This week the Australian Energy Regulator (AER) released its review into the “step change” in wholesale electricity prices in NSW since late 2016. This was the first review under the AER’s new wholesale market monitoring powers, so it was an important opportunity to shed a clearer light on what is driving up wholesale electricity prices.
The review was triggered by media reporting of a Schneider Electric briefing note in August this year, which claimed that in NSW “recent, aggressive generator bidding behaviour is unprecedented and opportunistic, as it does not appear to be underpinned by cost drivers alone.” In September the Energy Minister asked the AER to investigate.
The AER’s advice acknowledged the “step change” in NSW wholesale electricity price. It found that the increase had been driven by several factors including coal issues (supply and transport problems), higher gas prices, and fewer electricity imports of cheaper brown-coal generated electricity from Victoria following the closure of Hazelwood power station. It did not find “evidence to suggest that prices were being driven by behaviour we would traditionally associate with the exercise of market power in electricity markets, such as rebidding significant capacity at prices near the price cap close to dispatch”.
The review highlighted the following issues:
The AER also noted that another factor was the reduced availability of hydro generation in the lead up to summer, as Snowy Hydro conserved its finite fuel resource.
The briefing note provides useful insight into how generators bid and operate in wholesale electricity markets. In NSW coal is the dominant generation fuel. There are five black coal-fired plants with a total capacity of approximately 10,260MW. They accounted for 88 per cent of total output in 2016-17. Hydro and gas accounted for 9 per cent of total output in that period.
The AER observed that a market dominated by a small number of large generators is “likely to be less competitive than a market with more generators” and notes that NSW is dominated by a few large, vertically integrated participants.
With five major generators and renewables at around 4 per cent of capacity and output, as well as nine wind and solar generators outside the five major generators, NSW is the most competitive electricity market in Australia. The Schneider Electric concerns around the lack of relationship between cost of production and how prices are reached misses the point of the National Electricity Market design. Because electricity is a commodity that can’t be stored, the market discovers prices which reflect the demand-supply balance, not the cost of production. For operational reasons, generators regularly bid well below operating cost, even in a higher priced market. The AER review revealed that around 30 per cent of capacity in NSW is still offered at less than $0[ii].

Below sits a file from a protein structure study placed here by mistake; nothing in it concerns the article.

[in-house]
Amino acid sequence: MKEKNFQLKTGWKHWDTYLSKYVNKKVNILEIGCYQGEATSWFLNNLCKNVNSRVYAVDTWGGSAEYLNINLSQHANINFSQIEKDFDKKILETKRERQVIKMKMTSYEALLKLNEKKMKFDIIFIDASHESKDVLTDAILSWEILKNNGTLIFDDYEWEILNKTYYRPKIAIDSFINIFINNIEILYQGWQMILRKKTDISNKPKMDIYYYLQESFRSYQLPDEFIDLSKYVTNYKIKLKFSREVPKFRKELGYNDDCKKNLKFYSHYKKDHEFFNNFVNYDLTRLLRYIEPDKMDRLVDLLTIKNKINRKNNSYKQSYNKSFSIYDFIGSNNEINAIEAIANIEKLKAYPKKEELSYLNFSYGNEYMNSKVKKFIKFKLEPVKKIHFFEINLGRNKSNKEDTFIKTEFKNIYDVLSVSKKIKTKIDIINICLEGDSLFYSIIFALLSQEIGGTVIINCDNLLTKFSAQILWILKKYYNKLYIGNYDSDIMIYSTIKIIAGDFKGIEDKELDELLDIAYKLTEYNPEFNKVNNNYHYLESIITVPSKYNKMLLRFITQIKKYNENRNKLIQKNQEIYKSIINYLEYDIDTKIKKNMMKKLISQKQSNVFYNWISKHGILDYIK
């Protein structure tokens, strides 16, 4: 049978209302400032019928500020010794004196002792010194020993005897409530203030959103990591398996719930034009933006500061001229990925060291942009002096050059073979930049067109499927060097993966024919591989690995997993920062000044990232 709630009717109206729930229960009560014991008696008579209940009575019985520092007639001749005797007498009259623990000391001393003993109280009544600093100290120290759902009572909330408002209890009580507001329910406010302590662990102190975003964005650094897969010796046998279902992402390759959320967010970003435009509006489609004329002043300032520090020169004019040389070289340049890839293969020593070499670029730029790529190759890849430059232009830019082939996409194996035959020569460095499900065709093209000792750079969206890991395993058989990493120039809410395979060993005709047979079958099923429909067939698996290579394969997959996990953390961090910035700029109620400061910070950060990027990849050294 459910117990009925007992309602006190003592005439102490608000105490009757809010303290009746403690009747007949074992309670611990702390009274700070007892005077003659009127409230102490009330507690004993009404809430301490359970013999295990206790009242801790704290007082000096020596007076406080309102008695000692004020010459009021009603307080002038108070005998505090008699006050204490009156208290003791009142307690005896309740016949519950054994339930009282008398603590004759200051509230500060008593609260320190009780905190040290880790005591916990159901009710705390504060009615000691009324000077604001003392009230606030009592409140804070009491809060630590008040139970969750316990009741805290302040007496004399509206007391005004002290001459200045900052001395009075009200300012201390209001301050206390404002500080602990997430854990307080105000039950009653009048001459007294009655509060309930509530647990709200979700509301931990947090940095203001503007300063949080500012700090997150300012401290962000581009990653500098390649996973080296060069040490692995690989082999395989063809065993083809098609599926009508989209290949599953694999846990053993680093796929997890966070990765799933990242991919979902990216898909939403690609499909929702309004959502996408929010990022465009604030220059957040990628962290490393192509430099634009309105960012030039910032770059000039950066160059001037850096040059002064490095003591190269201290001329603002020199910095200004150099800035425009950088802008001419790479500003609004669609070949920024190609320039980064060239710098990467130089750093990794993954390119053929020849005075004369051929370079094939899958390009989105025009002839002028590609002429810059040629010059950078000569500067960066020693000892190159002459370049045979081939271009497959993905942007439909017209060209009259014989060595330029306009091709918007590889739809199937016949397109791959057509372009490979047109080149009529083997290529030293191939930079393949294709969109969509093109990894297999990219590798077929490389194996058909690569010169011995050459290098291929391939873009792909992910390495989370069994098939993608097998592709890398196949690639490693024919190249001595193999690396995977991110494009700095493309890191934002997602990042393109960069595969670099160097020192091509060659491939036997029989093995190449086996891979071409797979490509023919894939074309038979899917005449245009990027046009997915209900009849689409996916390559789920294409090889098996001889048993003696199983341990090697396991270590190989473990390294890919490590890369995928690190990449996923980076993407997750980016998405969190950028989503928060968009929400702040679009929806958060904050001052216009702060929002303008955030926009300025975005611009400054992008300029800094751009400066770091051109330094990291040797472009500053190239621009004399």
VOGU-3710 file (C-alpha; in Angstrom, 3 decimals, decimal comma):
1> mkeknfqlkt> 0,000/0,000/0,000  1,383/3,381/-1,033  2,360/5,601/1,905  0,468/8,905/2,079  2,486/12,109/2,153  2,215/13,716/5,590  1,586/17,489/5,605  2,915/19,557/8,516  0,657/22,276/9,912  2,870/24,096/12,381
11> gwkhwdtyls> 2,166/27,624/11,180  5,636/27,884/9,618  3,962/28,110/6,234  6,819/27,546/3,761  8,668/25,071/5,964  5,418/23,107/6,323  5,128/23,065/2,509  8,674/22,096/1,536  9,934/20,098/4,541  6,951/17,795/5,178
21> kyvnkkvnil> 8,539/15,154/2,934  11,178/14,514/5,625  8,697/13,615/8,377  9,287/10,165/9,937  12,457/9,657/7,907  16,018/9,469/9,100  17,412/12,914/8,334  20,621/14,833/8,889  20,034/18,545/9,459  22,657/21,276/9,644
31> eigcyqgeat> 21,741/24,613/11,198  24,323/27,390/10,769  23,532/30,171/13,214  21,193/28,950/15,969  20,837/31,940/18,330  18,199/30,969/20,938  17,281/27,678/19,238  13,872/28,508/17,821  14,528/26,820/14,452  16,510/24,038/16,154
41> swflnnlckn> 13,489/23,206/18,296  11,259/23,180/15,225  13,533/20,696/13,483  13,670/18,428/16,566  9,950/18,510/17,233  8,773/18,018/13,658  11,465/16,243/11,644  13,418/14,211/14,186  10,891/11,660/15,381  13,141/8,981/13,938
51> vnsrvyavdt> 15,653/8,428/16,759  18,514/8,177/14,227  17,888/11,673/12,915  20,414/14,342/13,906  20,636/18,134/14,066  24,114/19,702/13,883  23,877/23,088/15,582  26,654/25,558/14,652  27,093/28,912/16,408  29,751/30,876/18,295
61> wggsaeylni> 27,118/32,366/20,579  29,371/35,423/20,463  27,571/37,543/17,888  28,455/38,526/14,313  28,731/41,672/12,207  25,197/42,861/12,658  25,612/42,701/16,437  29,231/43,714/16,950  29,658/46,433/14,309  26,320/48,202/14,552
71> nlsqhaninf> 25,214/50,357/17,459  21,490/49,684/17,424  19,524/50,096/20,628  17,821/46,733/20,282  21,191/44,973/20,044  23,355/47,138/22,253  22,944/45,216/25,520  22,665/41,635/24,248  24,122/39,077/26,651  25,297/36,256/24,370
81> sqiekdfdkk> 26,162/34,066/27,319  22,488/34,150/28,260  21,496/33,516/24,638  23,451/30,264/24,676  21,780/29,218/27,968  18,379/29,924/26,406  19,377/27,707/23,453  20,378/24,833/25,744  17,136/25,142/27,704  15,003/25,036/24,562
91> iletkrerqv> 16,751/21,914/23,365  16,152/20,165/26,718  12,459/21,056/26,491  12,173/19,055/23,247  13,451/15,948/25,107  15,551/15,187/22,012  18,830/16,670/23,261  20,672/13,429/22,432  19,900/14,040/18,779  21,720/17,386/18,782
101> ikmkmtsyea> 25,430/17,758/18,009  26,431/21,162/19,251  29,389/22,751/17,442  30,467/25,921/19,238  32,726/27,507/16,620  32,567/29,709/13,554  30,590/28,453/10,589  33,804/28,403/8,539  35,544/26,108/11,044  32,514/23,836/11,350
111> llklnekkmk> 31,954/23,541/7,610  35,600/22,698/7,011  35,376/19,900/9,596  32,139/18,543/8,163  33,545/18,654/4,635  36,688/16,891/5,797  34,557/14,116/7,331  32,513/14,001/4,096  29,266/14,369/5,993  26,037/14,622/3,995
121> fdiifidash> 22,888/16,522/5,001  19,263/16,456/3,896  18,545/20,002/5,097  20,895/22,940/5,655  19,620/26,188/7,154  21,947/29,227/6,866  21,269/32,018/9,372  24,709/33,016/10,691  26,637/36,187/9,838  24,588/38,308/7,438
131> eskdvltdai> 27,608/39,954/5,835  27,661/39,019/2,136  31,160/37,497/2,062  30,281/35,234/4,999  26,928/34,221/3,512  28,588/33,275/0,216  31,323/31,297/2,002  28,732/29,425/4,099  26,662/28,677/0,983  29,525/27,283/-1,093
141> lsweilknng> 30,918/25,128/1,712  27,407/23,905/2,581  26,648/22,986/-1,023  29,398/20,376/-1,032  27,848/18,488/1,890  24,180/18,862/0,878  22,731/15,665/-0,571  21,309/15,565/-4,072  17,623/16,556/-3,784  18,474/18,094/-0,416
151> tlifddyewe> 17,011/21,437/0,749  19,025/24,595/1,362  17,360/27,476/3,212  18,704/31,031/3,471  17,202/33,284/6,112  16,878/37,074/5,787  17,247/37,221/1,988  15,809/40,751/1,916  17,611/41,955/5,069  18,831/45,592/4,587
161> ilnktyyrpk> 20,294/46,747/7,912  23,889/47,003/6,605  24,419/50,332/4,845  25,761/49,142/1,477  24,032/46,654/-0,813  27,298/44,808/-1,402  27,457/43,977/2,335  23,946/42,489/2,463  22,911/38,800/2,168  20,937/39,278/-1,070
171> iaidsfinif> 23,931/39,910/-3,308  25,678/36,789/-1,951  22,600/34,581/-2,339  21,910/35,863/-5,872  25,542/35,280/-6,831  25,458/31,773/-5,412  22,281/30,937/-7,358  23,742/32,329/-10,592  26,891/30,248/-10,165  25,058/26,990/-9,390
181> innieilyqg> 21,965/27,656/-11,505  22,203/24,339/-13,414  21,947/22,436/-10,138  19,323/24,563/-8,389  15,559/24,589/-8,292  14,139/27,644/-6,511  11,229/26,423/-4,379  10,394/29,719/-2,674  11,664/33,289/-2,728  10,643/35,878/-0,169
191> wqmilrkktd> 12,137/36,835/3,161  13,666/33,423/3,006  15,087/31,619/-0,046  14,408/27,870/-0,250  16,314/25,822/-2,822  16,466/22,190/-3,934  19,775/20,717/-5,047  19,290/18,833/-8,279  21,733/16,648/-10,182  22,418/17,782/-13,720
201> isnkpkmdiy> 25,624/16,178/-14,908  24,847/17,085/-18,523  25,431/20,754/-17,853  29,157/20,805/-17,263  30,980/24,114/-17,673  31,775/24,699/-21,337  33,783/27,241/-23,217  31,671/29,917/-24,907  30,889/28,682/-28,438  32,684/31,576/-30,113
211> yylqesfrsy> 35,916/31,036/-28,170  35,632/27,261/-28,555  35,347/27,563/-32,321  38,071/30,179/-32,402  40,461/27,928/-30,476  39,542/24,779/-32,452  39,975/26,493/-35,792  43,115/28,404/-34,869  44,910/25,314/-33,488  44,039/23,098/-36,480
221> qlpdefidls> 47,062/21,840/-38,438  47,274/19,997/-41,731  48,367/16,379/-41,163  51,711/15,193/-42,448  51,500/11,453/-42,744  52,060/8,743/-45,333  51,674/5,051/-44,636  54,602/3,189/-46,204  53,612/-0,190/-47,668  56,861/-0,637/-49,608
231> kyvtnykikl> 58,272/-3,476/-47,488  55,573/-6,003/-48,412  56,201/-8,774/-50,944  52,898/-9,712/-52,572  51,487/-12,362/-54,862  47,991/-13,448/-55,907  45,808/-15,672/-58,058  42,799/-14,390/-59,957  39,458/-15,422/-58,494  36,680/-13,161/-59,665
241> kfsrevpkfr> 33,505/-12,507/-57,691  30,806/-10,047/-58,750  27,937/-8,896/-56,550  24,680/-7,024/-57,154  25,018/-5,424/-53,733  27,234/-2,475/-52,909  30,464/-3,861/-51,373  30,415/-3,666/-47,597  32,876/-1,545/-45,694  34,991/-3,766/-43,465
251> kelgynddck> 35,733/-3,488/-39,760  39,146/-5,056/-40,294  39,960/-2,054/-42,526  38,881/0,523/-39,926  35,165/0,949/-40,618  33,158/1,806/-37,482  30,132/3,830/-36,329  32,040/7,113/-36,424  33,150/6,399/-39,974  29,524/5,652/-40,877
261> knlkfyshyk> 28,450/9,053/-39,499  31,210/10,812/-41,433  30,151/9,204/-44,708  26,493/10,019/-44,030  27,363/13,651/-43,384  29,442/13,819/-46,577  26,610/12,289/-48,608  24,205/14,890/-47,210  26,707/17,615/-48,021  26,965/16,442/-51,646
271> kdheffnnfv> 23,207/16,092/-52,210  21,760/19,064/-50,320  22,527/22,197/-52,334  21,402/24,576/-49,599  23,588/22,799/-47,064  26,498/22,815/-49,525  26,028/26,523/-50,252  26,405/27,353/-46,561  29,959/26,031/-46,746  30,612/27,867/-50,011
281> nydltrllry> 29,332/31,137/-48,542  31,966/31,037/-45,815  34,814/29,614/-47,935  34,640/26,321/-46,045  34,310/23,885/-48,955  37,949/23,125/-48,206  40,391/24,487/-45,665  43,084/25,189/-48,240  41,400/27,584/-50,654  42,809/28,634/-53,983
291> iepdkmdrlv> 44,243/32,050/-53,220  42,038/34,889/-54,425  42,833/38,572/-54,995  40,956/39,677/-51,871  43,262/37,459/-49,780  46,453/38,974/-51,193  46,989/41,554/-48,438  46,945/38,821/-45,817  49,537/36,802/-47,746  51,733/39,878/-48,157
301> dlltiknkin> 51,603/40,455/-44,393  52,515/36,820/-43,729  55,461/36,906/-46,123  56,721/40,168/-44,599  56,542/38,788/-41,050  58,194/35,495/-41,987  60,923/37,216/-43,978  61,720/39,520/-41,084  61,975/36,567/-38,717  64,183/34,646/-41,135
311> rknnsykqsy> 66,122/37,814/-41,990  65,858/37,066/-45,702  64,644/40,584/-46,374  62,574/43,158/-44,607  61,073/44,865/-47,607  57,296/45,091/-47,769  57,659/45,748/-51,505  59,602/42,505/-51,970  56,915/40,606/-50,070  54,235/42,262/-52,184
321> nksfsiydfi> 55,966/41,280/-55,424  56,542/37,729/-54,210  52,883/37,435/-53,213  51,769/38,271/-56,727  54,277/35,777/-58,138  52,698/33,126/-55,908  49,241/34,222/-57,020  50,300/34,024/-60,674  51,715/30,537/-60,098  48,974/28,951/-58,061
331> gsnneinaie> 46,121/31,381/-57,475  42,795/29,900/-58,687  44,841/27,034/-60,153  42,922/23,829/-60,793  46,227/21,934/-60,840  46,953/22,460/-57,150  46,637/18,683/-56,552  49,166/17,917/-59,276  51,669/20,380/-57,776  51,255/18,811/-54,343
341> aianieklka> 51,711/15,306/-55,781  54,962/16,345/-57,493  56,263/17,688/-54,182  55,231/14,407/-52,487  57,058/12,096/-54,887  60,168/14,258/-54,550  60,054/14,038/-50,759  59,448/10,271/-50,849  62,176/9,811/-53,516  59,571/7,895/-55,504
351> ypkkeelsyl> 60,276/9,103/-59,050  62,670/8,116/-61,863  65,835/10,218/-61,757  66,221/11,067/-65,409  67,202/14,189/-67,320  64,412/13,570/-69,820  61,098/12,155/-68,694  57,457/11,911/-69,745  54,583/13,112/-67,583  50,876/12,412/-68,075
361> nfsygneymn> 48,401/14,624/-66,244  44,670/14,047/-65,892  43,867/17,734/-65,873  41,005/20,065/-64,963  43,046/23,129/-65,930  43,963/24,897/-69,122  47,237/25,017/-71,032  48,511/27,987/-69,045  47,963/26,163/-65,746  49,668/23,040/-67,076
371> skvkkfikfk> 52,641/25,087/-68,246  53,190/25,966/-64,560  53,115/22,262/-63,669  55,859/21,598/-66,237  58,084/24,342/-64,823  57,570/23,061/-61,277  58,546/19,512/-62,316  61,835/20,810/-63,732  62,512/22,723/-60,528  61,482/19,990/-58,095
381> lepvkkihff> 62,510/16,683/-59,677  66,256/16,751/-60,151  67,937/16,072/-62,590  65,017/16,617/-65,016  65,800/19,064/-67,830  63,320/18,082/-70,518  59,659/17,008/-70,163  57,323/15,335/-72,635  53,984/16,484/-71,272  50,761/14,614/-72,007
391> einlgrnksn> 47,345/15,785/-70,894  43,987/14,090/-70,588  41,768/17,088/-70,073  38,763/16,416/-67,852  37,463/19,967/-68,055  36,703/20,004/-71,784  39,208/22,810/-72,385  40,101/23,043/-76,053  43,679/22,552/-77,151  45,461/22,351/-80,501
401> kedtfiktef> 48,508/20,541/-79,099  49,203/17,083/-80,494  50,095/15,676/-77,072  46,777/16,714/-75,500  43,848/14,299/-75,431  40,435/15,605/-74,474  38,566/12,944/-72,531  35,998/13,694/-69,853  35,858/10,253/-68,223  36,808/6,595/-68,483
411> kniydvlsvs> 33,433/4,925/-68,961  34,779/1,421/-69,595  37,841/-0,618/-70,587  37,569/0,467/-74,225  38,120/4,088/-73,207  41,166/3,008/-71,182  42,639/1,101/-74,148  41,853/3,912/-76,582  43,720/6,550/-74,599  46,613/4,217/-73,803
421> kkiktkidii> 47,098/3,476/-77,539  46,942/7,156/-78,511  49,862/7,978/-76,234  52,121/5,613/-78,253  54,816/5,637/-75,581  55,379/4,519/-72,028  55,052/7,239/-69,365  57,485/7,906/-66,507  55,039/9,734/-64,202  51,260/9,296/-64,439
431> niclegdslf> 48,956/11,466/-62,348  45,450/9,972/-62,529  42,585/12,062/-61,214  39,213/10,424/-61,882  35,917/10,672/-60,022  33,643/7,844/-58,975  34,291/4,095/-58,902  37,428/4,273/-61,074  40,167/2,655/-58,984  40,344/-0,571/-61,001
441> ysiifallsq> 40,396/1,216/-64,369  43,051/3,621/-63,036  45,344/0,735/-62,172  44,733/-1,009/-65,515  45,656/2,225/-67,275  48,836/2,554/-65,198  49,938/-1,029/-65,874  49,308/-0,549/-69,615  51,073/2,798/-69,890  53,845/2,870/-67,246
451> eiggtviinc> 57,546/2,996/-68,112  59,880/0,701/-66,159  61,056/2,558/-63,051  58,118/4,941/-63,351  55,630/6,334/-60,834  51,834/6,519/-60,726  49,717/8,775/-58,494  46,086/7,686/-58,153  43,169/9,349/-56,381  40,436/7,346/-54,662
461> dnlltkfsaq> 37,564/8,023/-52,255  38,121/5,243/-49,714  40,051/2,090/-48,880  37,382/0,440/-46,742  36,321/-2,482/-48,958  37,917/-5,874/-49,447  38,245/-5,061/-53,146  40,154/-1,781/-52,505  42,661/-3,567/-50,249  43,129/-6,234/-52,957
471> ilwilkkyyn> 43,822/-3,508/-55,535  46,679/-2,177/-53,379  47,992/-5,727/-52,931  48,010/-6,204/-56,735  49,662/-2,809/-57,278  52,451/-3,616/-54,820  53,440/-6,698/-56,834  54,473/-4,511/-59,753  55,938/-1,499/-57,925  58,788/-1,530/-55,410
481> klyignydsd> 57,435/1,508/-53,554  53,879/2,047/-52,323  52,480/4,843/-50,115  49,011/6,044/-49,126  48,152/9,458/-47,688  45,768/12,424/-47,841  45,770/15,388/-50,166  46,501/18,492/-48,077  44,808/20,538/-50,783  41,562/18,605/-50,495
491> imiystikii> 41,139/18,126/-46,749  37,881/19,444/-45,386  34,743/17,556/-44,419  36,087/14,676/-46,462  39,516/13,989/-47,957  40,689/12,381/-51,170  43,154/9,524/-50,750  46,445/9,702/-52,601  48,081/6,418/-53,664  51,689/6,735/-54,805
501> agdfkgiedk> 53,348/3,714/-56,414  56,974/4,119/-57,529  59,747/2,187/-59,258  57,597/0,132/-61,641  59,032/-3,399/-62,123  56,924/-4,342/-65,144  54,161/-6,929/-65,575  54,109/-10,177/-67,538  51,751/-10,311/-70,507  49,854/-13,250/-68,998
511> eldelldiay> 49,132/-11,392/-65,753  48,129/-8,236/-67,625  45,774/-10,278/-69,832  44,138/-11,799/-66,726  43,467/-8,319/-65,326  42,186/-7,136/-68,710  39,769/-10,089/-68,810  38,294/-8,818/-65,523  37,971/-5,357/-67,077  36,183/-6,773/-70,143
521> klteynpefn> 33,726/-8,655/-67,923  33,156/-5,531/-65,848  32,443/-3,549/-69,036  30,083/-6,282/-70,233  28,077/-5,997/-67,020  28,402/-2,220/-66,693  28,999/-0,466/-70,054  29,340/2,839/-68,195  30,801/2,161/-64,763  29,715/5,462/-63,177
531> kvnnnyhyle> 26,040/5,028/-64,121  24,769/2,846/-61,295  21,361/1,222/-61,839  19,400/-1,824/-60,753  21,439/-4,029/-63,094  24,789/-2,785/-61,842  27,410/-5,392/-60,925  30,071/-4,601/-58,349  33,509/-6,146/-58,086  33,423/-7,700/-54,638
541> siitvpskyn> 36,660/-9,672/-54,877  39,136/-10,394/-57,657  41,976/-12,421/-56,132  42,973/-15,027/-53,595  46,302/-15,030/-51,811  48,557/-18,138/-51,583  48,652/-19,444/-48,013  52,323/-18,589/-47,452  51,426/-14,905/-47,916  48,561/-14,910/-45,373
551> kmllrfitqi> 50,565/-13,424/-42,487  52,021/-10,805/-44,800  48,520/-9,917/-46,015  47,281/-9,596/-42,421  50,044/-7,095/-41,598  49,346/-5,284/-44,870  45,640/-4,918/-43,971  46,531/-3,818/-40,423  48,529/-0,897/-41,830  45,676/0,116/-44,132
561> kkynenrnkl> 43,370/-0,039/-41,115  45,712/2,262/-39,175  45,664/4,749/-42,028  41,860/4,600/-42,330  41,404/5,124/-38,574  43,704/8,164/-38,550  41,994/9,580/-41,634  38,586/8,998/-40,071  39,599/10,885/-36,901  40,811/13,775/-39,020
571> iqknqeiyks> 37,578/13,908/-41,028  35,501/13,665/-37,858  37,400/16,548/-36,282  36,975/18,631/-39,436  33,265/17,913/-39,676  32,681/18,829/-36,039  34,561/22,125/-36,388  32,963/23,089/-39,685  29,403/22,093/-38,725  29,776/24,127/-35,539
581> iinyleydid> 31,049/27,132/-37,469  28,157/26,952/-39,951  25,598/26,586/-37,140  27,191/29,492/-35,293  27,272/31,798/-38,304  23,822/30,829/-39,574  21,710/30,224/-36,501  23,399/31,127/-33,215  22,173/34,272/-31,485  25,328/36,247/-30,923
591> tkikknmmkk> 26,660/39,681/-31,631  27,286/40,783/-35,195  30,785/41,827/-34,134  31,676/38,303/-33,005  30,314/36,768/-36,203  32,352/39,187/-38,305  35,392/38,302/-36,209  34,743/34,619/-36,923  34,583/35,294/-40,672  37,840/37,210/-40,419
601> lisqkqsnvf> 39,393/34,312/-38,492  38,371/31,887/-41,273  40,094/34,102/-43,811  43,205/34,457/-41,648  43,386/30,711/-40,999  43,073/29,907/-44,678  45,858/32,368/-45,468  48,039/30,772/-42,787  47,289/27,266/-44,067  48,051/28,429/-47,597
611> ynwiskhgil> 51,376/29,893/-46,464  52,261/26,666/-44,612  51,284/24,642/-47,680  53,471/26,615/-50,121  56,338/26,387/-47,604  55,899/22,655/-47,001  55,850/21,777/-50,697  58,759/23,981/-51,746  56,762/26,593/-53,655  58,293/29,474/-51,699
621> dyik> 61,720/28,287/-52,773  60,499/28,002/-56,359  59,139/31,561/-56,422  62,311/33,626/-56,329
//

In considering market power the AER notes that there are certain types of opportunistic bidding commonly linked to use of that power which include physically withholding capacity and shifting capacity to extreme prices. But it notes that in the past year it has not identified instances where this has significantly impacted NSW average price outcomes. The AER said:
It also commented that assessing each participants offer behaviour “suggests that the changes were based on individual participants’ circumstances and did not involve co-ordinated behaviour”.
The review also notes that some of the issues that have contributed to high generator offers in NSW appear to be improving, notably concerns over coal supplies.
The report goes on to say that there is the need for more work to understand the impact of changes in the market. “[T]here are a number of factors that need to be considered over a longer period to make an informed assessment of the effectiveness of competition in the NSW market” and “reach any definitive conclusions.”
The AER’s report is unremarkable in many regards because many of the factors impacting generators in NSW were widely known and reported on, such as the increasing pressure on coal prices and supply, the increased price of gas in the east coast market and the closure of Hazelwood, which had been a source of cheaper brown-coal generation to NSW.
Using its wholesale monitoring powers, the AER has investigated the supposed “opportunistic generator bidding behaviour” and concluded that there is no evidence to suggest this. This should provide stakeholders with confidence that the NSW wholesale electricity market is functional and competitive.
[i] These included rail network congestion, infrastructure failure and industrial action.
[ii] AER NSW electricity market advice, page 16
With the ongoing growth of renewables in Australia there has been speculation of the overall impact this will have on an energy-only market like the NEM and in particular, its potential influence on spot prices.
A new report of an investigation into a promising market mechanism to support Primary Frequency Response from generators and batteries has just been released. The investigation was sponsored by our Queensland-based generator member, CS Energy, and carried out by well-known technical consultants to the industry, Intelligent Energy Systems.
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